An Auckland secondary school today said it would vigorously defend any charges it might face over a fatal boiler explosion in June.
Orewa College caretaker Richard Nel died after receiving burns to 90 per cent of his body, while contractor Robin Tubman is still recovering from serious injuries he suffered.
Board of trustees chairman Phil Pickford said the school was aware the Labour Department was considering a prosecution against the board under the Health and Safety in Employment Act.
The exact charge had not been confirmed to the school, but if one were laid, "we will defend it vigorously and rigorously".
A spokesman for the Department of Labour refused to confirm or deny that any charges against the school had been laid.
"All I can say is that investigations are continuing," he told nzherald.co.nz.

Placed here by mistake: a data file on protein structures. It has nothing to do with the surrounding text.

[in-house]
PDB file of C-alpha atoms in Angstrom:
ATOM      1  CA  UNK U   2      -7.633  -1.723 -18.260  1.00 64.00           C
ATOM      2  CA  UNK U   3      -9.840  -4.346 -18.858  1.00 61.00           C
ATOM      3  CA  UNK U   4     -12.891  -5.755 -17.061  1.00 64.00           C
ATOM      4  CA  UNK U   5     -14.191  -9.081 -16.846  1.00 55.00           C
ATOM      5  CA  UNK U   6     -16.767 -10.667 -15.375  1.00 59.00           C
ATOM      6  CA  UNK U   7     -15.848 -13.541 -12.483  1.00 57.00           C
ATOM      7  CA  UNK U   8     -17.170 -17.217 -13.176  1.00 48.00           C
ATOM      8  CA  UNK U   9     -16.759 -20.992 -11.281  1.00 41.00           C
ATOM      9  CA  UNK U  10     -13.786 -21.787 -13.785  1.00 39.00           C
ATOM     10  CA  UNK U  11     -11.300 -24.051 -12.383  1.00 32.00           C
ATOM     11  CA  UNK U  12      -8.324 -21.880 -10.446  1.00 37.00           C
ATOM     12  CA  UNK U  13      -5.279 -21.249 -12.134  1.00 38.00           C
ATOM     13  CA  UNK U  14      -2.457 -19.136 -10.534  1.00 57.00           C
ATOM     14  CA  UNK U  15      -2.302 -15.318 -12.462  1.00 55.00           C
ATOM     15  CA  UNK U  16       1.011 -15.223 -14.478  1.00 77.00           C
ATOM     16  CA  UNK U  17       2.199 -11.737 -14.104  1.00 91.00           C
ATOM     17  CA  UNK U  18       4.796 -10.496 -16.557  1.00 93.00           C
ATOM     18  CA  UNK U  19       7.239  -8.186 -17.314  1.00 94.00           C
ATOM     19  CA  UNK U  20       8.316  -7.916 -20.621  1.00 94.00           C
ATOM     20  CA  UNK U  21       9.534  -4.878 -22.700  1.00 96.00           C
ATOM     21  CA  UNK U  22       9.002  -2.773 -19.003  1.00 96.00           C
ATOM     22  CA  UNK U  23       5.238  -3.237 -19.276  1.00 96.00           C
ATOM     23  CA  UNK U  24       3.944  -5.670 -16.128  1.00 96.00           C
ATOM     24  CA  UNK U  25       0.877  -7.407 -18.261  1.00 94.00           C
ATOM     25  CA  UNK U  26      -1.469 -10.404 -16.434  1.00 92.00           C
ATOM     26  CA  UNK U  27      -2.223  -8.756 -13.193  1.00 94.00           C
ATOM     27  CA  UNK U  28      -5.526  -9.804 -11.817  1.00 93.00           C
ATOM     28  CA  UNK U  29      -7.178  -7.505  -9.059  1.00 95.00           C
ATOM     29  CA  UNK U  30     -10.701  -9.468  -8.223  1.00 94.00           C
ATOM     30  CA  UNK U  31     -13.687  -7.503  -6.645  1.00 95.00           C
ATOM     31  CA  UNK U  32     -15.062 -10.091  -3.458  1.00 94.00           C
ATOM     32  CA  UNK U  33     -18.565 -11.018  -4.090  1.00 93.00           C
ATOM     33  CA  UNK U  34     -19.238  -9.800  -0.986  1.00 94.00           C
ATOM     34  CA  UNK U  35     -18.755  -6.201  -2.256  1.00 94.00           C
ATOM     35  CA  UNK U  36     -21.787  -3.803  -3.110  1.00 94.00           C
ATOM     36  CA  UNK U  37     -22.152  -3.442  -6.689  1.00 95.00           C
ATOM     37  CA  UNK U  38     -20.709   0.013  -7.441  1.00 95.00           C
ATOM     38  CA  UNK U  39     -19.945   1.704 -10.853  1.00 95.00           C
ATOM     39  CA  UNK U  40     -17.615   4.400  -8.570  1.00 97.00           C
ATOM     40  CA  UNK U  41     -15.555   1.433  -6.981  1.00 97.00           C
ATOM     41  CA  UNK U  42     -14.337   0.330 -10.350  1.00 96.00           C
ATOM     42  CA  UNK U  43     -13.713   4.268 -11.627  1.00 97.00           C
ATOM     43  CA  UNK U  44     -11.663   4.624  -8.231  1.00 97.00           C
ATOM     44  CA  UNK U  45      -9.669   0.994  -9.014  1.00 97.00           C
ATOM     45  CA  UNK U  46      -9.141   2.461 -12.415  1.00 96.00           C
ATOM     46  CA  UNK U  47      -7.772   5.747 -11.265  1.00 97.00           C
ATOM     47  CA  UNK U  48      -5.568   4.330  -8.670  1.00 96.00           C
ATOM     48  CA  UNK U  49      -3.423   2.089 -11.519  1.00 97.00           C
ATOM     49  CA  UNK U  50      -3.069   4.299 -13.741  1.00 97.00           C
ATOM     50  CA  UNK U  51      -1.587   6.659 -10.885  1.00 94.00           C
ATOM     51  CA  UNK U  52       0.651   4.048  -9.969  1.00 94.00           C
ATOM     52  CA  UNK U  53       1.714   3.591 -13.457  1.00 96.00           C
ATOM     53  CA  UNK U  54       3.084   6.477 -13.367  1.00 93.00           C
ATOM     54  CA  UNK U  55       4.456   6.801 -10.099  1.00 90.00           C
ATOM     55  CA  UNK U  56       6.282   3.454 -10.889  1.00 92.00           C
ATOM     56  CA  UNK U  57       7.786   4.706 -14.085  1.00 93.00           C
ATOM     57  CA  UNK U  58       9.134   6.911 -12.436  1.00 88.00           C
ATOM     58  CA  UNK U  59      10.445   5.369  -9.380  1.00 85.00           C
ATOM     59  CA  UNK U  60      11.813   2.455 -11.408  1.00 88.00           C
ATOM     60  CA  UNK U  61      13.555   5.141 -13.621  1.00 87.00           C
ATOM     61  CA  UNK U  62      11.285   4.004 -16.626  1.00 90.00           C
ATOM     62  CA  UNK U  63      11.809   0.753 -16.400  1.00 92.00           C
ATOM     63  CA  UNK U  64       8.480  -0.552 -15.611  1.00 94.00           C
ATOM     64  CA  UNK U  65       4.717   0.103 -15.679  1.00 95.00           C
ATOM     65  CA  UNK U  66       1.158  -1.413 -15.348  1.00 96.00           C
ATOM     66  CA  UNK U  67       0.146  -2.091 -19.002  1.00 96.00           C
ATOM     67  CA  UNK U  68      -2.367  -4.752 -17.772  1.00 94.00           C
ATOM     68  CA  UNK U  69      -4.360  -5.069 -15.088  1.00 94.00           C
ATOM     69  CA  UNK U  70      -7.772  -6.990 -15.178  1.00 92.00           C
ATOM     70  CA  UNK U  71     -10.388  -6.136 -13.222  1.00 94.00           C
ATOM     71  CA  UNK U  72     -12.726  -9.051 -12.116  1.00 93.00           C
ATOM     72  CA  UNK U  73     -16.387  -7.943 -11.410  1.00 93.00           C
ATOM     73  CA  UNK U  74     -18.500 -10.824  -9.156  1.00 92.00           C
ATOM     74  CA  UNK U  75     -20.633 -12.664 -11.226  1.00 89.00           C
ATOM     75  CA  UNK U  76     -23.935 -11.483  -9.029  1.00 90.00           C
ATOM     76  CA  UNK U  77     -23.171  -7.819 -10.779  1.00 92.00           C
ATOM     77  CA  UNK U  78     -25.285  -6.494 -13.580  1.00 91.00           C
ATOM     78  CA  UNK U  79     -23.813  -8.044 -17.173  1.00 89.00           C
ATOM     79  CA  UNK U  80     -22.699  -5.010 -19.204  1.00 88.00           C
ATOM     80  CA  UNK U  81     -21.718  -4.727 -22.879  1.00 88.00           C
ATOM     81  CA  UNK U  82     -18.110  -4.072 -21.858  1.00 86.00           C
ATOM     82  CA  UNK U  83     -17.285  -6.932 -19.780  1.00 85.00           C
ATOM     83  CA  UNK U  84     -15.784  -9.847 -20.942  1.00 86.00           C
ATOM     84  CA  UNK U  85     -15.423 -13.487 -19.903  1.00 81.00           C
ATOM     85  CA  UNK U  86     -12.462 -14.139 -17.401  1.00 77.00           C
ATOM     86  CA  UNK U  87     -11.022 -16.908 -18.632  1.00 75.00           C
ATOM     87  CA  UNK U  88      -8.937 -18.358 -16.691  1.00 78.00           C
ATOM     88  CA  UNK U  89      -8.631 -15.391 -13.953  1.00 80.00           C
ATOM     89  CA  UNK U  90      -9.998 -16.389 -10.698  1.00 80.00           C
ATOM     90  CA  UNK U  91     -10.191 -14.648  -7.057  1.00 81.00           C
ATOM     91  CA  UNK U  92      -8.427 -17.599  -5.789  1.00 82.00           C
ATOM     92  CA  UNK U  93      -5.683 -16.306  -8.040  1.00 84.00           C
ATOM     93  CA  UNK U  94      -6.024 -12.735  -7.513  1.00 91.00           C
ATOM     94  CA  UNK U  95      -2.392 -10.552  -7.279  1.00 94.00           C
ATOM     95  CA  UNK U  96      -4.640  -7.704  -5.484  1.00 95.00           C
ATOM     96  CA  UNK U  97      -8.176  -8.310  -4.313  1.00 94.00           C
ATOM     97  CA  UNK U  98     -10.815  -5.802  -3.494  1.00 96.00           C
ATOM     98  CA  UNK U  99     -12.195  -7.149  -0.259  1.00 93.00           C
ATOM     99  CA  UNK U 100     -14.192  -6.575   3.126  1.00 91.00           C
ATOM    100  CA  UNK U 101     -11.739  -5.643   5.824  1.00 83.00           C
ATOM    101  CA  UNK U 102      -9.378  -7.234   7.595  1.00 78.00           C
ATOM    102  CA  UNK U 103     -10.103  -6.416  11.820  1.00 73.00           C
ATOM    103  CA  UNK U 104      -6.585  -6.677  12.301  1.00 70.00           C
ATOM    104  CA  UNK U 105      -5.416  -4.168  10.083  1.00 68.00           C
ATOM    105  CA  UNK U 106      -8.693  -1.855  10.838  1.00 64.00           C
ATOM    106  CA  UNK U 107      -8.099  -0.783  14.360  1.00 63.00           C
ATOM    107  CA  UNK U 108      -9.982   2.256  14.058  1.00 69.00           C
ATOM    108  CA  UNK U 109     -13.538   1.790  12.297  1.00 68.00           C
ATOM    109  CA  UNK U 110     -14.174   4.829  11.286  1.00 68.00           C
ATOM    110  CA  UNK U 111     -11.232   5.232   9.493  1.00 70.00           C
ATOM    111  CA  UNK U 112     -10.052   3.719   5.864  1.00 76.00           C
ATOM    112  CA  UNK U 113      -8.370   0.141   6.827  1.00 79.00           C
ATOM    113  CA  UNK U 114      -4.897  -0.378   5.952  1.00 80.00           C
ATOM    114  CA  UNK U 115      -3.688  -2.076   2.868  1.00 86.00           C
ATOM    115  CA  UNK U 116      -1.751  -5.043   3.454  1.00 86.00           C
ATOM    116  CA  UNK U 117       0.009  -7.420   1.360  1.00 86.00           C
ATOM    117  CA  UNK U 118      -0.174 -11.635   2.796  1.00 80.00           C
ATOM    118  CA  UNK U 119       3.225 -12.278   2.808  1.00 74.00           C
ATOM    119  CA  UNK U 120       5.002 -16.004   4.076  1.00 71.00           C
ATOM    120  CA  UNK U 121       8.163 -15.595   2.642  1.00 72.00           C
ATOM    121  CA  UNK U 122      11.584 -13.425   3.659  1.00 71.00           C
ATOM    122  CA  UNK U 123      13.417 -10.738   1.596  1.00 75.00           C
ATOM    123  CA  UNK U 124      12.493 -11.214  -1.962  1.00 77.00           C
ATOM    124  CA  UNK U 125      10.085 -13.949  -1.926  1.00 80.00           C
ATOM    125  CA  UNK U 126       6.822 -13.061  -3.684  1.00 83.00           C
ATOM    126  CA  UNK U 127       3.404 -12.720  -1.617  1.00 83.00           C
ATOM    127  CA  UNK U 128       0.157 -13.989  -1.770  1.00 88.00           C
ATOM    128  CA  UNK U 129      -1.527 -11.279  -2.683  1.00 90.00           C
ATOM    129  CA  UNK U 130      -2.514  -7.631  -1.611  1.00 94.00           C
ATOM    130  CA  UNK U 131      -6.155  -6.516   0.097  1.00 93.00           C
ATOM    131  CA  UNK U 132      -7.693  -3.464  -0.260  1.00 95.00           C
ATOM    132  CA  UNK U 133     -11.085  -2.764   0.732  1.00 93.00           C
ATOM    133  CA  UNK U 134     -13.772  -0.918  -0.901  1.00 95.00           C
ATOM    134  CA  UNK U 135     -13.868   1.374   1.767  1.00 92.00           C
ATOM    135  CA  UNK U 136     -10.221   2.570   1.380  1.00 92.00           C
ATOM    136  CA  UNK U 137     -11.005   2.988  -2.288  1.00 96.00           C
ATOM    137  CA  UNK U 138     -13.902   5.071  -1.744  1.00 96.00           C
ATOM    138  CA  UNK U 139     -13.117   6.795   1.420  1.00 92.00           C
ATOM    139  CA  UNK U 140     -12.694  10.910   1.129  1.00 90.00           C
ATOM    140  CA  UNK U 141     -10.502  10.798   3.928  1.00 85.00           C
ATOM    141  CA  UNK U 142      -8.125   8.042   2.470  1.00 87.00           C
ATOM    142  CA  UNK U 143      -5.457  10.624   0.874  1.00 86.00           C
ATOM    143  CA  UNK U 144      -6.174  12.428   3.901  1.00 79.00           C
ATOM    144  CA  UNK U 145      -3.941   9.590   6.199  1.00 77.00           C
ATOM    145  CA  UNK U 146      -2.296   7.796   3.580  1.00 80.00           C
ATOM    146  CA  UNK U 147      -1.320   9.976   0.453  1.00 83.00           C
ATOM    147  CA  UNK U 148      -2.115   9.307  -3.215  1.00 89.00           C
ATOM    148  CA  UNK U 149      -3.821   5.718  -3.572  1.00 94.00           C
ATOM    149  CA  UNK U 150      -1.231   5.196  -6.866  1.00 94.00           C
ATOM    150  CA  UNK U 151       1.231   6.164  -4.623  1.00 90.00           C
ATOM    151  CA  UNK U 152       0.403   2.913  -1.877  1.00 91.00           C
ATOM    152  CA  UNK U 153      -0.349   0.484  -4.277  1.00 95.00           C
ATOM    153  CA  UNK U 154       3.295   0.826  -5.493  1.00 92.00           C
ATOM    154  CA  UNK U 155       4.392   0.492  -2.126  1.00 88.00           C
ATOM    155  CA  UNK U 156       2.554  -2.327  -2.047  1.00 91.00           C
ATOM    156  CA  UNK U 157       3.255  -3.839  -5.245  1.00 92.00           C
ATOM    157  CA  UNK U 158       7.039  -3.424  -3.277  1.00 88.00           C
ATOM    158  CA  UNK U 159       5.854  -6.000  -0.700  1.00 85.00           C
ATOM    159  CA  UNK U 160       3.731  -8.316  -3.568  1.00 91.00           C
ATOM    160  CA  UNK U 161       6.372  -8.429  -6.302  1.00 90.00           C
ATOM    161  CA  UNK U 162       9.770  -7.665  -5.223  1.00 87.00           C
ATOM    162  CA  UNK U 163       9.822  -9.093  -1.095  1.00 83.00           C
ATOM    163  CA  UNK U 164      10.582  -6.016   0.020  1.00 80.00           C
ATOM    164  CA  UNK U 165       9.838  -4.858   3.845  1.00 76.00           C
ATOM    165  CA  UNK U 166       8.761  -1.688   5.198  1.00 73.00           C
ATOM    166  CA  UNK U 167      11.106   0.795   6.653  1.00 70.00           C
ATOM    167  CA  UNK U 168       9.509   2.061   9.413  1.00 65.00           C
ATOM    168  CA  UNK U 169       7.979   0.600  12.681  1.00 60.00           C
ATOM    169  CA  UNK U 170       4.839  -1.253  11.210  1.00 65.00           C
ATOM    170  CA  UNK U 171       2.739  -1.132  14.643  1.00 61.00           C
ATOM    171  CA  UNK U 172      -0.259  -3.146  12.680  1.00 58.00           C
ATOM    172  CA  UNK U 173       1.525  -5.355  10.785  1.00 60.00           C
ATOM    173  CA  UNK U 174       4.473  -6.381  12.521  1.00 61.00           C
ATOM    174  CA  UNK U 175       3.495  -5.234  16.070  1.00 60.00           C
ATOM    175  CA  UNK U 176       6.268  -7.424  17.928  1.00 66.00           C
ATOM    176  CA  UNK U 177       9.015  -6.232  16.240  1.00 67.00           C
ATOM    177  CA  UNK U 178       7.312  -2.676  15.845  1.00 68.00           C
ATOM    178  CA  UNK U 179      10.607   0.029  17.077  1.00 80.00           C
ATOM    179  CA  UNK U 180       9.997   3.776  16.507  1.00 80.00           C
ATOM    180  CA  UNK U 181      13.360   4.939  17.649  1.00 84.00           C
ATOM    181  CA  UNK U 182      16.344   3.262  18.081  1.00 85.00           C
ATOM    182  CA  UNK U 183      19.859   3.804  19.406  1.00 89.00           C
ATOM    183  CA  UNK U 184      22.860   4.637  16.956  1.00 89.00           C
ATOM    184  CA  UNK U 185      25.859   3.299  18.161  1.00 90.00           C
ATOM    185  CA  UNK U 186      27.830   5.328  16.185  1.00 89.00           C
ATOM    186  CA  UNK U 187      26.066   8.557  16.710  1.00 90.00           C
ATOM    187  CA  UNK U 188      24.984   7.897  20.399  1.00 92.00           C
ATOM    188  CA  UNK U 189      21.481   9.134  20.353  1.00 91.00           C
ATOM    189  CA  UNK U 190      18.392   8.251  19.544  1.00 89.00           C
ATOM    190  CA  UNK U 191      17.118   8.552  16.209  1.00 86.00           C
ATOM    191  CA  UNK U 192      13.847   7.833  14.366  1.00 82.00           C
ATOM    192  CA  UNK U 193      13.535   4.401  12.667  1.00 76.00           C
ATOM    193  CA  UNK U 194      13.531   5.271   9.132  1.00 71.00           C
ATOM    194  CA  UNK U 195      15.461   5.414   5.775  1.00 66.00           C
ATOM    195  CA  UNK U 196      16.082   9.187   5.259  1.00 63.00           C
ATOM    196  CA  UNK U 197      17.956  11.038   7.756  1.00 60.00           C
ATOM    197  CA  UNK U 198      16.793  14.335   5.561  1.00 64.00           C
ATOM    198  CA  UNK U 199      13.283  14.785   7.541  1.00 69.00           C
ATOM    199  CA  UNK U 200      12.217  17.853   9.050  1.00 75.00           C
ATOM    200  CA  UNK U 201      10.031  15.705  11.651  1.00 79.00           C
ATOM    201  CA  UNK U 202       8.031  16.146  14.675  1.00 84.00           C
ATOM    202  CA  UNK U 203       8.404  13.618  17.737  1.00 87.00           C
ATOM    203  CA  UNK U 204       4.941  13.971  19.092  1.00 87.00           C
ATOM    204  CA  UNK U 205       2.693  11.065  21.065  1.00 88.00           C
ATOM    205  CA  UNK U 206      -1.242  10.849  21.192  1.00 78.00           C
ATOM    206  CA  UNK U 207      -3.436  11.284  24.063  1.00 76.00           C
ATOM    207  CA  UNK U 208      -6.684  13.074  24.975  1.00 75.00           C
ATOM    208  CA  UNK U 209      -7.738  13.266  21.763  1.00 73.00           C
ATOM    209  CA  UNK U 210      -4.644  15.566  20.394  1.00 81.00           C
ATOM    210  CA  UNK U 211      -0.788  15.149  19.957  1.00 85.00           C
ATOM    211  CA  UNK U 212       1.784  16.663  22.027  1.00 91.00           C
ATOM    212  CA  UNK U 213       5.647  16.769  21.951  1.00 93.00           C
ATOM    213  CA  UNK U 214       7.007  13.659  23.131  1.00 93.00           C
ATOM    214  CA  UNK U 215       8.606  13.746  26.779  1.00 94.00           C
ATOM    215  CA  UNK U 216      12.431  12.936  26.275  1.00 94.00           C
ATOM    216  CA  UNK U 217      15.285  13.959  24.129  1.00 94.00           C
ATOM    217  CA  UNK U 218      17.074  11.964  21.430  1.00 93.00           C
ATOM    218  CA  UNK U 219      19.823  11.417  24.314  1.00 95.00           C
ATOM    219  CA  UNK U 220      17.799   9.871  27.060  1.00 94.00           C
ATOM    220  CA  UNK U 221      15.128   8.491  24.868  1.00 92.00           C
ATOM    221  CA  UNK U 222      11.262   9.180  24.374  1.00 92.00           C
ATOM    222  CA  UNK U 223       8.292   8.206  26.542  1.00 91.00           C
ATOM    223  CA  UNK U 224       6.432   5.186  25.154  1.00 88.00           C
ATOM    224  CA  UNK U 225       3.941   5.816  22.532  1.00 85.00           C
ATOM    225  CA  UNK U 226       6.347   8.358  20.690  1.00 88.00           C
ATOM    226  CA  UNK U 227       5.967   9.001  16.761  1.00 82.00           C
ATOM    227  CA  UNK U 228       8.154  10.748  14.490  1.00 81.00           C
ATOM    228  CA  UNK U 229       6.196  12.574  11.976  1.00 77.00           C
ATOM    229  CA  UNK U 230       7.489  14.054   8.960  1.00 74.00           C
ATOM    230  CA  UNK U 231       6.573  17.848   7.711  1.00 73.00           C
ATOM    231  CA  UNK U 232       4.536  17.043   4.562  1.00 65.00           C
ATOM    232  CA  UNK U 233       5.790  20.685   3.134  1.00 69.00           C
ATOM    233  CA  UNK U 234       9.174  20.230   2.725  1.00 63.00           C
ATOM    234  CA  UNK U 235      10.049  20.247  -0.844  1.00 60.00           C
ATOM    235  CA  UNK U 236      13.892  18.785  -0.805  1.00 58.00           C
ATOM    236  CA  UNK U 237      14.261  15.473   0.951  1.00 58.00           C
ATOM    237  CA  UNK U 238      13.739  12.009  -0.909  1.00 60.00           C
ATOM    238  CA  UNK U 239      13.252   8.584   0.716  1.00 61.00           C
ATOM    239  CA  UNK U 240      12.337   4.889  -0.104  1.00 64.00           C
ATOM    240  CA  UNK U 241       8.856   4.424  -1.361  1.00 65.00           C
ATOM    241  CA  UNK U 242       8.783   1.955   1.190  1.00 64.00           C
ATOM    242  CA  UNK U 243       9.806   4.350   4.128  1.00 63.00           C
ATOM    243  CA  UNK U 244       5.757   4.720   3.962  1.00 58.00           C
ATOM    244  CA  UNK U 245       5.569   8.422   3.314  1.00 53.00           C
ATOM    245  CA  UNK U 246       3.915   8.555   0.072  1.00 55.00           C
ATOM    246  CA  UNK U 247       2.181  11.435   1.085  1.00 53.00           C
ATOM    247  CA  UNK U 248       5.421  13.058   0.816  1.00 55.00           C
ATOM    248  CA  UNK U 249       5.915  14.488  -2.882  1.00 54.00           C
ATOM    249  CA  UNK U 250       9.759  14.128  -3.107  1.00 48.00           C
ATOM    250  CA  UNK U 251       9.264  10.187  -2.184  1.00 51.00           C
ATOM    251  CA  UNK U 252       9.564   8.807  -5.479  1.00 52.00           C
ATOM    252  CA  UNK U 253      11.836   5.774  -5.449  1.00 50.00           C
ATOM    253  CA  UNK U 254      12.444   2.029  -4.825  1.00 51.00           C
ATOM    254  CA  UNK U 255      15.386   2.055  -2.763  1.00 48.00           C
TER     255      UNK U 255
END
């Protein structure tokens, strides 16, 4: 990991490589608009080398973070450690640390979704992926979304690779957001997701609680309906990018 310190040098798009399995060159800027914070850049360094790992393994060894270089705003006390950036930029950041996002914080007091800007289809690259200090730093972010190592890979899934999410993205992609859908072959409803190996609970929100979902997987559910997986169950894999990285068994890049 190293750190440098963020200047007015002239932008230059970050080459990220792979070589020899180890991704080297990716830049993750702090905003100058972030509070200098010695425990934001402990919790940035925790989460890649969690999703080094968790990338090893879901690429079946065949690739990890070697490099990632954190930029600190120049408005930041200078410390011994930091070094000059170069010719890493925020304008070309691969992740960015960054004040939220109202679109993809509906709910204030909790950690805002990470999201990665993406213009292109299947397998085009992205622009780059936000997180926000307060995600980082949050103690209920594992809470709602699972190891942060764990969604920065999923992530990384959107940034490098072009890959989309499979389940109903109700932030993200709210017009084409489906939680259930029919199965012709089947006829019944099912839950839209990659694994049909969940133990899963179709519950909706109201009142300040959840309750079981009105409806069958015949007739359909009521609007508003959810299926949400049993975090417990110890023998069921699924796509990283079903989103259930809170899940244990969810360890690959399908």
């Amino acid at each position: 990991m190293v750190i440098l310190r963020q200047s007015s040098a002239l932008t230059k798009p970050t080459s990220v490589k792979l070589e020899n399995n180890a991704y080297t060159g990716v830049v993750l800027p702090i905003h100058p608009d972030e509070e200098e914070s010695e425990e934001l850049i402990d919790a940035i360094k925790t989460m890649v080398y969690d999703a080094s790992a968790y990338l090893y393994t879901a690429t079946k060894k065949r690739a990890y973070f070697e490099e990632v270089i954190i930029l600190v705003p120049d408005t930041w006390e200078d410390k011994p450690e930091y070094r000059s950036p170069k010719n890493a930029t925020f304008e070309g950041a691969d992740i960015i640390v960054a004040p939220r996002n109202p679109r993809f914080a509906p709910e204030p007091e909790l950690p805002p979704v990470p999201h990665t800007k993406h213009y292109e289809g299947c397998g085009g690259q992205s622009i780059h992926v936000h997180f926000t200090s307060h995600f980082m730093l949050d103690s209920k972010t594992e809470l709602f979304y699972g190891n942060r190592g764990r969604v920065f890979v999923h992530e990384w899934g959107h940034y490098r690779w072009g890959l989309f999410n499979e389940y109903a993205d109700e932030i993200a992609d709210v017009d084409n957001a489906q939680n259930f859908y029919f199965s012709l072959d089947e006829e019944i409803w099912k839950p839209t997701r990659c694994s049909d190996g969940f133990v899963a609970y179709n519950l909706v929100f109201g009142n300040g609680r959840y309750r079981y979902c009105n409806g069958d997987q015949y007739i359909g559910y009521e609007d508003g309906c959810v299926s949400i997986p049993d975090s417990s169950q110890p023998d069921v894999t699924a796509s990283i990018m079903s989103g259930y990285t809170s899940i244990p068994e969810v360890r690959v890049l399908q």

Mr Pickford questioned the delay in the department's decision, noting that the deadline was about to be reached.
"On December 24 it will be six months since the tragedy and here we are at the 21st," he said.
"They have to prosecute within six months and they have left it to the last minute. Why? I could surmise why, but I'm sure there's another way they could have done it."
He said uncertainty over the issue had been unsettling for the school.
"At the end of the day, it was a tragedy," he said.
"Someone died and someone else was seriously injured, and the school would not have wished that on anyone."
The Dominion Post newspaper reported today that the college would be charged with failing to provide a healthy and secure workplace.
Employers are required by law to maintain safe working environments for their staff.
A Labour Department spokeswoman said that, under department policy, there would be no comment before a charge was laid.
- NZPA, NZ HERALD STAFF